Earthquakes in Italy is not a new thing. The plate boundary between the African and the European plate goes right through Italy and many villages and towns have been destroyed in the past centuries. Every 10 or 15 years another town collapsed, business as usual: the big outcry, the promises to rebuild the towns, the collected money, given by compassionate souls, disappeared in someone’s pockets. After 20 years or so coming back to the previous home town often is not a choice anymore.

So you might ask: If they know about the danger of earthquakes, why don’t they prepare? Why don’t they build their houses in ways that they don’t collapse with the first shock? In Italy magnitude 5.5 is enough to collapse the houses, while in New Zealand even with magnitude 7.5 the houses keep upright, with only a few exceptions. 


Dolce vita in Italia
People have a short memory. It is like the pain in childbirth: as soon as the child is born the mother forgets about the pain – how else could she think about having another baby? Well, Italian mentality is a little like this: “speriamo bene”, let’s hope that it won’t happen to me!
And even if somebody is conscious enough about the danger: what can they do? Living in those places traditionally means to be poor. That’s why so many people go away and try to make a living in the bigger cities, in the first place. So how could anyone afford to adjust their old house in ways to make it more resistant to the trembling of the earth?
Bureaucracy - the heap of files is huge
Bureaucracy – the heap of files is huge

The government announces subsidies for these measurements. Yes, you might get some money, but first YOU have to pay (for the administration practices etc.) – and you need to be VERY patient until they finally decide if you are chosen for the subsidies or not. After the big earthquake near Assisi in 1997 people couldn’t begin to reconstruct their houses right away if they wanted to ask for subsidies. And so they had to wait for YEARS until they could begin with the reconstruction. That’s why it took 20 years, altogether. But Assisi itself was reconstructed in 2 years or so. Why? It was the church paying and the many catholic people in the world who feel connected with the city of Saint Francis. They didn’t wait for the government to move.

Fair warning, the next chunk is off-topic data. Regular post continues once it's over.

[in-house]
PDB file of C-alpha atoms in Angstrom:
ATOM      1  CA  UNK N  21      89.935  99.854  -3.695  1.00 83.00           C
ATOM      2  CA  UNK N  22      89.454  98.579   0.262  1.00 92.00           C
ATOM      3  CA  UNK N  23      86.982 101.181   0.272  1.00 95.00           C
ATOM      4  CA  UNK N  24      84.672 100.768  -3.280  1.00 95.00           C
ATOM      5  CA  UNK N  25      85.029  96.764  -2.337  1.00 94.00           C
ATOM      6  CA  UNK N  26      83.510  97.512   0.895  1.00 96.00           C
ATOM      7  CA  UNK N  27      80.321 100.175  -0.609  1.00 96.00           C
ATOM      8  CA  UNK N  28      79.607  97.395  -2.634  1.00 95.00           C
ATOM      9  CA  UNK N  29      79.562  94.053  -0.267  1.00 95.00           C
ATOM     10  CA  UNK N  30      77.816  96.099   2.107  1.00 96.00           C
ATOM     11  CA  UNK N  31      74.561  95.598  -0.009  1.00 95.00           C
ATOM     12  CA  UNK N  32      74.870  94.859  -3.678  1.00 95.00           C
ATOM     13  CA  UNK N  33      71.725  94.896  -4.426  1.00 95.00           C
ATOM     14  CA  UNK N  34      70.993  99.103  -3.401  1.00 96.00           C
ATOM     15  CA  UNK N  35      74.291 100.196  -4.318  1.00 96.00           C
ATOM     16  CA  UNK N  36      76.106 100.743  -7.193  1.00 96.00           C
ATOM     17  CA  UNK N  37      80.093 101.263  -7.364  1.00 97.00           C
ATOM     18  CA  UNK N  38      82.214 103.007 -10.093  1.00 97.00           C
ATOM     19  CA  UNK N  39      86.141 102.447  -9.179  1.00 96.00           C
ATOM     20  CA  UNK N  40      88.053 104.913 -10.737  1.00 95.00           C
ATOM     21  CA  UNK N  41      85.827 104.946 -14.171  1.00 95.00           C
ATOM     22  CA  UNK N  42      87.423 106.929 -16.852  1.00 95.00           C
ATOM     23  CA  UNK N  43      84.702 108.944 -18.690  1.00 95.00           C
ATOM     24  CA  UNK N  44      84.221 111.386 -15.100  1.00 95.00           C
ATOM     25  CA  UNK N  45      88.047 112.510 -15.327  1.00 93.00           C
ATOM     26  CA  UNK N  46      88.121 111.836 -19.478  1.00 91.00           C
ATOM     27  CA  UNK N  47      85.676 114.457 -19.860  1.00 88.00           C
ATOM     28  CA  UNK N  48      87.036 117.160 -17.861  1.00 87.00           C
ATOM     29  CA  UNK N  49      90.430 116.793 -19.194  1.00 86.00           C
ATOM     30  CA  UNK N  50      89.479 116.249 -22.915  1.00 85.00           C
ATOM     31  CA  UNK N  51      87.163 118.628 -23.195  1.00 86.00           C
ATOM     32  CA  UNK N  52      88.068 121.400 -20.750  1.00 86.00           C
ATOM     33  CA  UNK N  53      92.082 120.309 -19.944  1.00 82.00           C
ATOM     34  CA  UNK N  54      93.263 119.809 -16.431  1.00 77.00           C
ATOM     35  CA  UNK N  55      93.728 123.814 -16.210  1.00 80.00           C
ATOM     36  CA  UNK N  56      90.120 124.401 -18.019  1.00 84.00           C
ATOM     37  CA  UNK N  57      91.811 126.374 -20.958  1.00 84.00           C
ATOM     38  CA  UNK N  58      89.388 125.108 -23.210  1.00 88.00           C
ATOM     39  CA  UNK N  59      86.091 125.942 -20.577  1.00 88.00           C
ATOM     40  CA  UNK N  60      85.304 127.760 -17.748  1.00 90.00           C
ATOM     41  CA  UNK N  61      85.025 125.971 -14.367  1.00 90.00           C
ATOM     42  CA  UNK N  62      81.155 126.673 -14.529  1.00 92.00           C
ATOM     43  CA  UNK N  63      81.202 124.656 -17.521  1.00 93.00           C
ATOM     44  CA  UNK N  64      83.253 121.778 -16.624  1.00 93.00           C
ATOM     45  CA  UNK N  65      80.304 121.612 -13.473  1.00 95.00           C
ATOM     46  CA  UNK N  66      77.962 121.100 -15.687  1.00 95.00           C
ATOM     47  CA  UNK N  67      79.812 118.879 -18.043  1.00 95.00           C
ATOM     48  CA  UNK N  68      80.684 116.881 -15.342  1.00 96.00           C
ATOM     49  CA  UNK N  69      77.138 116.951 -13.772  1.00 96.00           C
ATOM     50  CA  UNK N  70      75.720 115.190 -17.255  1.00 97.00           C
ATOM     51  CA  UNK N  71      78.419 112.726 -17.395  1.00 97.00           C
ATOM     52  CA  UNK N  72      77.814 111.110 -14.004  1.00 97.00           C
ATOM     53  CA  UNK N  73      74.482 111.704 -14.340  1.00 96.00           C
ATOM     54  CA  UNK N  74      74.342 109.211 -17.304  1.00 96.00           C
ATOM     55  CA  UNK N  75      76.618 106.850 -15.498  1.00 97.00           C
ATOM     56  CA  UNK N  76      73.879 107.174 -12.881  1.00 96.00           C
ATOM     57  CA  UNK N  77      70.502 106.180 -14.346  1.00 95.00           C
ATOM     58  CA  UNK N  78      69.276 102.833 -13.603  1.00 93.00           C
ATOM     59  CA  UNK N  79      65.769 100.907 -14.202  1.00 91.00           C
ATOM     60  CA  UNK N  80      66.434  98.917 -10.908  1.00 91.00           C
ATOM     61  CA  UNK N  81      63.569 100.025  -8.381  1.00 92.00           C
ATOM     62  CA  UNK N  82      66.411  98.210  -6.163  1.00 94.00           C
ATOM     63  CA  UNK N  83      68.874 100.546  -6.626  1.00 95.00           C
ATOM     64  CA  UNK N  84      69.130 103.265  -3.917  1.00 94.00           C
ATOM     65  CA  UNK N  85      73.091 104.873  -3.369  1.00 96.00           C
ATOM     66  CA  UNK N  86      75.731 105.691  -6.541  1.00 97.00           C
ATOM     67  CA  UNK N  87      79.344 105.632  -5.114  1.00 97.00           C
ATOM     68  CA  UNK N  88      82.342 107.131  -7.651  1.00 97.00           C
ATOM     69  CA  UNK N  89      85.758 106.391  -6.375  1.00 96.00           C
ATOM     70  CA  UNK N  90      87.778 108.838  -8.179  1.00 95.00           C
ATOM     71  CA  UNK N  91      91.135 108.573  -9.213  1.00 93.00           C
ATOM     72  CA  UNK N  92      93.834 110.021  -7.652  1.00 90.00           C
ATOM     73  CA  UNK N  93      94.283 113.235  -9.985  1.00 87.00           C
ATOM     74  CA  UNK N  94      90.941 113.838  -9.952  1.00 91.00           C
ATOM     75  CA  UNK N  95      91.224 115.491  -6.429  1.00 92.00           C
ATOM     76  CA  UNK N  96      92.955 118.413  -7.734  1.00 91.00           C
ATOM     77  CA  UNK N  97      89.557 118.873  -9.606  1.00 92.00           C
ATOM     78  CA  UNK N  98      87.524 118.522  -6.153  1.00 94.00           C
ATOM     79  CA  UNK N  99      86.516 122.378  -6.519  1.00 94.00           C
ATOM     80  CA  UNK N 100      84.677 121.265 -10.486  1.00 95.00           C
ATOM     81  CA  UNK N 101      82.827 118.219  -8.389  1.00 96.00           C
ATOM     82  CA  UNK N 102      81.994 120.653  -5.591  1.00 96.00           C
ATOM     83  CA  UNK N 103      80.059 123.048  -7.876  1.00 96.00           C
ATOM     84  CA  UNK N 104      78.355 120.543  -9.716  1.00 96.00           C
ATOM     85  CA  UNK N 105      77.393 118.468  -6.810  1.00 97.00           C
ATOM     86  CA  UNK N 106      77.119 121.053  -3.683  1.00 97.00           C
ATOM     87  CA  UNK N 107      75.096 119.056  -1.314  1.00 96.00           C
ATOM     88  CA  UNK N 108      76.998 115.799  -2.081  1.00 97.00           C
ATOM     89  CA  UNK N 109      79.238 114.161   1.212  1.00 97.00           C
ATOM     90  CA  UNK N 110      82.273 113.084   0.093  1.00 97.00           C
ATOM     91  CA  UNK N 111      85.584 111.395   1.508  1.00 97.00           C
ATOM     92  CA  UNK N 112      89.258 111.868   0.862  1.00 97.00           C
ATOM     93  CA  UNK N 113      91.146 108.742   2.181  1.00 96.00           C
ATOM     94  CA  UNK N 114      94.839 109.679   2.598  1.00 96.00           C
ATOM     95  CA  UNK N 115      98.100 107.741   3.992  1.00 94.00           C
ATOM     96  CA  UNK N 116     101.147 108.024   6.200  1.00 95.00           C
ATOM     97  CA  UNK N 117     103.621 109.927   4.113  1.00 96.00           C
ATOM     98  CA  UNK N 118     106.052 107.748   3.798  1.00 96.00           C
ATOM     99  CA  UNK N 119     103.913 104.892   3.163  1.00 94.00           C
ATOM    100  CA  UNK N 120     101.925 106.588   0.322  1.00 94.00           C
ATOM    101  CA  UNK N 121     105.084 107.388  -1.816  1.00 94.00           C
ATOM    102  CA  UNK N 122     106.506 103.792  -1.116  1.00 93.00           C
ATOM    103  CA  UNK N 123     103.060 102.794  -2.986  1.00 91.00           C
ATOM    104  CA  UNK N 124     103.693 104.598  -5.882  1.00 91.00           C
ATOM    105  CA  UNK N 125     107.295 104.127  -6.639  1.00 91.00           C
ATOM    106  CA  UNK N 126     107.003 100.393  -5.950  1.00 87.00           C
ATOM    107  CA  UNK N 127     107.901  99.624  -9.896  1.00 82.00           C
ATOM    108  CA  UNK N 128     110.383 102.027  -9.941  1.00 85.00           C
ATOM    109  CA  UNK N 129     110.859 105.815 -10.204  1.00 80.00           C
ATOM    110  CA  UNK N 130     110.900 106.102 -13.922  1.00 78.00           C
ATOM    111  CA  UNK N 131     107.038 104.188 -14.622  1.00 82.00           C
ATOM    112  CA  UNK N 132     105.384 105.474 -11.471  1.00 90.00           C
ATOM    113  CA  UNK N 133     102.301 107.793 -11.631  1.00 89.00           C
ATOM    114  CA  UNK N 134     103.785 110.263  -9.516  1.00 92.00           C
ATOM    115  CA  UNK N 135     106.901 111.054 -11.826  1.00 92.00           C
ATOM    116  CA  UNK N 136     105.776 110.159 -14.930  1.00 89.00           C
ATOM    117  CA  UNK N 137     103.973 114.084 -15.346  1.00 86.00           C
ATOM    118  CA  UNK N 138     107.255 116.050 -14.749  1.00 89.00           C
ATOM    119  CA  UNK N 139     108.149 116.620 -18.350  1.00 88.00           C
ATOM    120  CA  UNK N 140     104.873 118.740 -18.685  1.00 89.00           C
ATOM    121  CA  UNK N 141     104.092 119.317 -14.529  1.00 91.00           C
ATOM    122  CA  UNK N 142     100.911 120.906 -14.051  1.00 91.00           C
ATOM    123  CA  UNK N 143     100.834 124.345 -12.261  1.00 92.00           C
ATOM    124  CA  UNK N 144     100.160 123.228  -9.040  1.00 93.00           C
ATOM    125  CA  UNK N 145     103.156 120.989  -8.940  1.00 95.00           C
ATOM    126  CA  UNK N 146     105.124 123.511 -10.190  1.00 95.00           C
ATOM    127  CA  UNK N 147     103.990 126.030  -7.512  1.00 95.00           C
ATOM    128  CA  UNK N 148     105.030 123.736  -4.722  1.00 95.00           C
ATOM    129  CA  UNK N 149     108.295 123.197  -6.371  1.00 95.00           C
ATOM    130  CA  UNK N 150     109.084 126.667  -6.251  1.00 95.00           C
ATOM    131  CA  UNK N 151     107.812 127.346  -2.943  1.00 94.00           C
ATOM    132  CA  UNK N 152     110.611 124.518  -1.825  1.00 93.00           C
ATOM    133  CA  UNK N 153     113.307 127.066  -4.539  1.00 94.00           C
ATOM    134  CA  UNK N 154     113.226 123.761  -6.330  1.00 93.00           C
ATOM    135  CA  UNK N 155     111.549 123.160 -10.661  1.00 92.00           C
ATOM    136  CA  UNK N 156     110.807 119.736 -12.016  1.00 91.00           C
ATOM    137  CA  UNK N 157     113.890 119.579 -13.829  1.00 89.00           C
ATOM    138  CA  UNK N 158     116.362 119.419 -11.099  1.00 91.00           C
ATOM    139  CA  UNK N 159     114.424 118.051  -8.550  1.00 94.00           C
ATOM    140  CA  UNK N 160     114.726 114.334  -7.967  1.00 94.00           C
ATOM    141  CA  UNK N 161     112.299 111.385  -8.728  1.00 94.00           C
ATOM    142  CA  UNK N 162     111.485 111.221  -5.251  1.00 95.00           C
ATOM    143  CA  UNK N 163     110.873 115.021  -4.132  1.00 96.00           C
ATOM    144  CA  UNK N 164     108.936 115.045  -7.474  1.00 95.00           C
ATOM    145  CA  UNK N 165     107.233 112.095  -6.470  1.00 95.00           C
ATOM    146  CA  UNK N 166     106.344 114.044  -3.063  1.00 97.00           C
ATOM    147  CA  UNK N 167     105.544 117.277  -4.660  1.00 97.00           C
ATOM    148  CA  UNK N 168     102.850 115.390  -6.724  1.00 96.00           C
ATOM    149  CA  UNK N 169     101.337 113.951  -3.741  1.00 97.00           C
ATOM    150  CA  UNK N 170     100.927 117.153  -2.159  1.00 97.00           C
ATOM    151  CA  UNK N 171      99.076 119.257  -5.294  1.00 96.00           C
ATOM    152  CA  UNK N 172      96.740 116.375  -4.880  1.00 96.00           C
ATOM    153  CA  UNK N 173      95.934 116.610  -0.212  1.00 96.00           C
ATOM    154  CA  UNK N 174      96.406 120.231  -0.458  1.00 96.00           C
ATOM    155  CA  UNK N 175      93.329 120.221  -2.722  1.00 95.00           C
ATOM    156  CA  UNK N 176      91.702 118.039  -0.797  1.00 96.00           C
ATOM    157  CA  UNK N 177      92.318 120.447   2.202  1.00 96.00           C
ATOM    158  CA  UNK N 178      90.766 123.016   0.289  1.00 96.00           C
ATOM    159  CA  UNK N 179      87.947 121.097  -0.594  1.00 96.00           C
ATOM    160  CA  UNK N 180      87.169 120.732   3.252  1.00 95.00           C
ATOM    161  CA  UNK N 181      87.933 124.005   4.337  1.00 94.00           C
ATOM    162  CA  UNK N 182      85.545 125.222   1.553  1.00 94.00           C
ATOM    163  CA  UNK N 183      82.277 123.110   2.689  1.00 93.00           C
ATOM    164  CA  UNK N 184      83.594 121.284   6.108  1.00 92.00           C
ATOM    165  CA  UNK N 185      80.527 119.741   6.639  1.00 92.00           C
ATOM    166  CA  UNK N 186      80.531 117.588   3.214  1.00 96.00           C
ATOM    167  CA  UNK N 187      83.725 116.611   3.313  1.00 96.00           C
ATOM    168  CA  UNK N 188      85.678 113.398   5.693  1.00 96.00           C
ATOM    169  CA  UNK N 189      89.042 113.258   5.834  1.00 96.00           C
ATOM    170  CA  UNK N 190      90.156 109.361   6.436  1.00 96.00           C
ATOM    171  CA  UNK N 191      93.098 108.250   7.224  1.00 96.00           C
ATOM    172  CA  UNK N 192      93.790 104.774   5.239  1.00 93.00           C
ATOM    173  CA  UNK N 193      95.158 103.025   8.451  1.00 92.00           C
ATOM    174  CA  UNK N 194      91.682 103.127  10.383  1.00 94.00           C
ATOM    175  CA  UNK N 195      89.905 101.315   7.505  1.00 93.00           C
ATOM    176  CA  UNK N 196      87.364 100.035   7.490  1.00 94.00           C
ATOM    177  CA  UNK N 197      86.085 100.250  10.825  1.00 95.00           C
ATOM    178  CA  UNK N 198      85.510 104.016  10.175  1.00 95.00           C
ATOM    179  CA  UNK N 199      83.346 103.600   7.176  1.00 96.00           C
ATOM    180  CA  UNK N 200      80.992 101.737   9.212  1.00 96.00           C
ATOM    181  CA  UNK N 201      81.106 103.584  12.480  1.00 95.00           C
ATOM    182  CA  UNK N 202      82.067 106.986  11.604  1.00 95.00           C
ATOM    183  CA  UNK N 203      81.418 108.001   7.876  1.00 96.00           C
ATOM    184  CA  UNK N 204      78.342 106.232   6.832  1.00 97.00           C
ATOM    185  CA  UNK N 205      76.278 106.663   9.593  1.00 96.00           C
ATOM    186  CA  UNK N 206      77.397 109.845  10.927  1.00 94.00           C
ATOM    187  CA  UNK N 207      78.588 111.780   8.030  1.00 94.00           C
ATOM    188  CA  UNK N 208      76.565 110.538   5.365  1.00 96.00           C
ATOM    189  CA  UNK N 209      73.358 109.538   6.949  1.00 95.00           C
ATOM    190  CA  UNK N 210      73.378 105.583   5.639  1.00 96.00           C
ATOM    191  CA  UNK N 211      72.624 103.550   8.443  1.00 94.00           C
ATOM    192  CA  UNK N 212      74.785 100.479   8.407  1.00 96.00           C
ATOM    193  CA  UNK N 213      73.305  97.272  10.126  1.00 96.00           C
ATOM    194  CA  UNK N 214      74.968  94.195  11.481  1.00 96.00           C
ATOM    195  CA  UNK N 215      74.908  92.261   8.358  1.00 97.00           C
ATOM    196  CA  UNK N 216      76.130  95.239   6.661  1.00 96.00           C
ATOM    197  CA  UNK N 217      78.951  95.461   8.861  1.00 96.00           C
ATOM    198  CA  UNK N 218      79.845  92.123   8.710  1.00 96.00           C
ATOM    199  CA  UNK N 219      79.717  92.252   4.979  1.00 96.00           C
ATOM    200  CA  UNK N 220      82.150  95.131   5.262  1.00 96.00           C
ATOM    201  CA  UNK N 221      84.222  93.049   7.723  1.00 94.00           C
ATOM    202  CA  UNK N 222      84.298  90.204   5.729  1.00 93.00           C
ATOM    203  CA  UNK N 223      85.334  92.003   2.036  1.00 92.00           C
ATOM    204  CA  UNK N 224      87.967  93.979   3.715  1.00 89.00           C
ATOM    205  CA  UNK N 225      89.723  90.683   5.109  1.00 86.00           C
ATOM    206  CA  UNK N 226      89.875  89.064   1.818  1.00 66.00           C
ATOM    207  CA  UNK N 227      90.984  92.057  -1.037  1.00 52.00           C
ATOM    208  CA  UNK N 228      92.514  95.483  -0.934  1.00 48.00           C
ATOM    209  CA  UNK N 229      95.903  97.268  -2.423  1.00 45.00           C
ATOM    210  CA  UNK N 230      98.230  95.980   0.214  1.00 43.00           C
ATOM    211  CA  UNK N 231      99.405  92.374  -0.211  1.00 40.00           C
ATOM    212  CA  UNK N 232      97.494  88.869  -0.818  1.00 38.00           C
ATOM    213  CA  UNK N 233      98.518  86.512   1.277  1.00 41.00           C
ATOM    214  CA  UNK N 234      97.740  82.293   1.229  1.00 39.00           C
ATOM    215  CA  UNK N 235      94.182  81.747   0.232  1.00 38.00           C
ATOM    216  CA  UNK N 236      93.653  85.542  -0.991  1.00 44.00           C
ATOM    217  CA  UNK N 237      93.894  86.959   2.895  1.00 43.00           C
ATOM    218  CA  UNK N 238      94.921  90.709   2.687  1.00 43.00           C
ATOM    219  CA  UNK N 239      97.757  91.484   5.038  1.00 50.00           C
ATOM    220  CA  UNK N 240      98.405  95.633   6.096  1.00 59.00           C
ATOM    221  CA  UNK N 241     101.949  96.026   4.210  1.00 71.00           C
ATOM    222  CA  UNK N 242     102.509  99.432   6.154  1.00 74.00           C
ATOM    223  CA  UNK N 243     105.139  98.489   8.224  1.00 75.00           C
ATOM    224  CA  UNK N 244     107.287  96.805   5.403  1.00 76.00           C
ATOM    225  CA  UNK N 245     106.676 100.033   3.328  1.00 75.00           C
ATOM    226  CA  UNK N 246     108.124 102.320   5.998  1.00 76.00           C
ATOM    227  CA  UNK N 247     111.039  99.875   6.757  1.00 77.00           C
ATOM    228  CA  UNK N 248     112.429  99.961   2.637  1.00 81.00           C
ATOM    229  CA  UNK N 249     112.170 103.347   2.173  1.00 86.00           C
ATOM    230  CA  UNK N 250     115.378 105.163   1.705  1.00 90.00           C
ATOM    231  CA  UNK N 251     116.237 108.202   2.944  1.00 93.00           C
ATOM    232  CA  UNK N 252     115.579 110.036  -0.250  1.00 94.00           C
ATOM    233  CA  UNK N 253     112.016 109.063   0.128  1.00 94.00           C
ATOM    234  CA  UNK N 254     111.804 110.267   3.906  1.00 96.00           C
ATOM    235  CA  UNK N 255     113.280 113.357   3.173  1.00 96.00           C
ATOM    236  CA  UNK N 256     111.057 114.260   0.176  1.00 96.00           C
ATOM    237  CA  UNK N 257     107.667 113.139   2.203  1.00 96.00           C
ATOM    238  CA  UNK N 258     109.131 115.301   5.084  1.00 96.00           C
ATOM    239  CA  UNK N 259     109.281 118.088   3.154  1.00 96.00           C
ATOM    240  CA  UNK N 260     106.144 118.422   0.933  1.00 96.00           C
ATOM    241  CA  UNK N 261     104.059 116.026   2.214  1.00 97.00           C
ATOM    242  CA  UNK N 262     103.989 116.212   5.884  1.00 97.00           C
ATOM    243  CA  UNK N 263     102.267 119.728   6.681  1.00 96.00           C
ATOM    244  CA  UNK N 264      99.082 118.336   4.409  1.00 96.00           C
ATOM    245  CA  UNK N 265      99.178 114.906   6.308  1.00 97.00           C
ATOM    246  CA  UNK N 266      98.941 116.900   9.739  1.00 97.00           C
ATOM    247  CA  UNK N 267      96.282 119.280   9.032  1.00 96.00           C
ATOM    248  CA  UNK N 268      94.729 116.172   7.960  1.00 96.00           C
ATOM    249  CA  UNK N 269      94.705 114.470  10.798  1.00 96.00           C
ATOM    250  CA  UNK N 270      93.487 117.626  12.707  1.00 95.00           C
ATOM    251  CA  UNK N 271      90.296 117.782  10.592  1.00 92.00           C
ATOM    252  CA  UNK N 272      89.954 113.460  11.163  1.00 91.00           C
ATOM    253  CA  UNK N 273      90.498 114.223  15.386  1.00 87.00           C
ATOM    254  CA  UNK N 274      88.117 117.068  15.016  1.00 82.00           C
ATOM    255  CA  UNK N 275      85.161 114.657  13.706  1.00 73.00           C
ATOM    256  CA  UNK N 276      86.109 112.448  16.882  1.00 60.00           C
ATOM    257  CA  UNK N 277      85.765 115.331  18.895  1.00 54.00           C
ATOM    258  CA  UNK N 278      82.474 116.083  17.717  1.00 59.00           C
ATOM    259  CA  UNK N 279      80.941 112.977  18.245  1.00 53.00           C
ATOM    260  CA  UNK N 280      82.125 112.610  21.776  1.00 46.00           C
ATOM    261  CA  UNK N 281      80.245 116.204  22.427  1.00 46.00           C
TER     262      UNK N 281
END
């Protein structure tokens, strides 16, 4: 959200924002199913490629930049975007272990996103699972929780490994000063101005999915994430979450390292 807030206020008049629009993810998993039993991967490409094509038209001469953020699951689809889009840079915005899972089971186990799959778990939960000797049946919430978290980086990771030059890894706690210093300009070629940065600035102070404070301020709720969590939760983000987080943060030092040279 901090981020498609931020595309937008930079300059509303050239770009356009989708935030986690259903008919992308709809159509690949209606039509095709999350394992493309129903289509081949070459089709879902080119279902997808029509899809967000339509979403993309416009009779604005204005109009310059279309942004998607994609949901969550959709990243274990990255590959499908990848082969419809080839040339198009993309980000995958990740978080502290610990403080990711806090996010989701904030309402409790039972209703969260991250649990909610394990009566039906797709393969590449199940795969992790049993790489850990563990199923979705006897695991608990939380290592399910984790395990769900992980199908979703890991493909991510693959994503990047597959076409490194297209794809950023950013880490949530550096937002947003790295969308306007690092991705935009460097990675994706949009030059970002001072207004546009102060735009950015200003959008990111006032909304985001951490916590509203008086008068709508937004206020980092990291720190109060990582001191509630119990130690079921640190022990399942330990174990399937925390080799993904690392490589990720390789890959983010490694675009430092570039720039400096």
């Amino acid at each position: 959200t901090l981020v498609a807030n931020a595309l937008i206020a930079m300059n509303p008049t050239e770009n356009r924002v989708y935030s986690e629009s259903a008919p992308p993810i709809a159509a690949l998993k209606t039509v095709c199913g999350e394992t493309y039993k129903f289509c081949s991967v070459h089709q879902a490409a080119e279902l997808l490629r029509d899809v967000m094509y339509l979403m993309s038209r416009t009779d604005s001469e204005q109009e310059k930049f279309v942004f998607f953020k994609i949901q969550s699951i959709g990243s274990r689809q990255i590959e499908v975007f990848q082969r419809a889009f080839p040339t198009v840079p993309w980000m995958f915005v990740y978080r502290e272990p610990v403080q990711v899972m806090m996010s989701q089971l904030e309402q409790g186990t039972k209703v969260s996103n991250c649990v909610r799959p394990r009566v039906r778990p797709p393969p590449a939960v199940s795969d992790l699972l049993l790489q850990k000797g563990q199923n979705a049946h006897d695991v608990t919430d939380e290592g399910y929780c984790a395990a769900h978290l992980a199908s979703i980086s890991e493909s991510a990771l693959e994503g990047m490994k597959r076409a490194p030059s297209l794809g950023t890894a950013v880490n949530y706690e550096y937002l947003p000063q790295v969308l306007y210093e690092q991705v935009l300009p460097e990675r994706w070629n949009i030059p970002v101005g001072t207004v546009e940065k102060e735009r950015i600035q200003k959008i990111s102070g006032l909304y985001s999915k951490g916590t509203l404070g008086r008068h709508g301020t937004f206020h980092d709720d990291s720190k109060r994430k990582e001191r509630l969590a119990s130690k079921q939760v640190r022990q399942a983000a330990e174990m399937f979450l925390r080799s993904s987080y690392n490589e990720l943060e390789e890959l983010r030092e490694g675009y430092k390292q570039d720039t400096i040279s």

Now we are in the awkward situation in this country: numbers get manipulated to avoid responsibilities. earthquake forecasting is denied and therefore ignored. Money disappears. Many people have a tender heart and are willing to help – and they don’t get a thank you and are even shut down. The egocentric culture of the leading class seems to reflect a huge part of the population and the more evolved people in this country have a really hard time to be heard, let alone included in decision processes. 
The well known integralist Jeff Salzman often says: “Evolution is beautiful but it’s messy.” In Italy,  you can see the messiness when you are here a little longer than a typical tourists stay.


Watch this explanation of the present risk of earthquakes in Italy as a consequence of what is happening all over the globe – earthquake-wise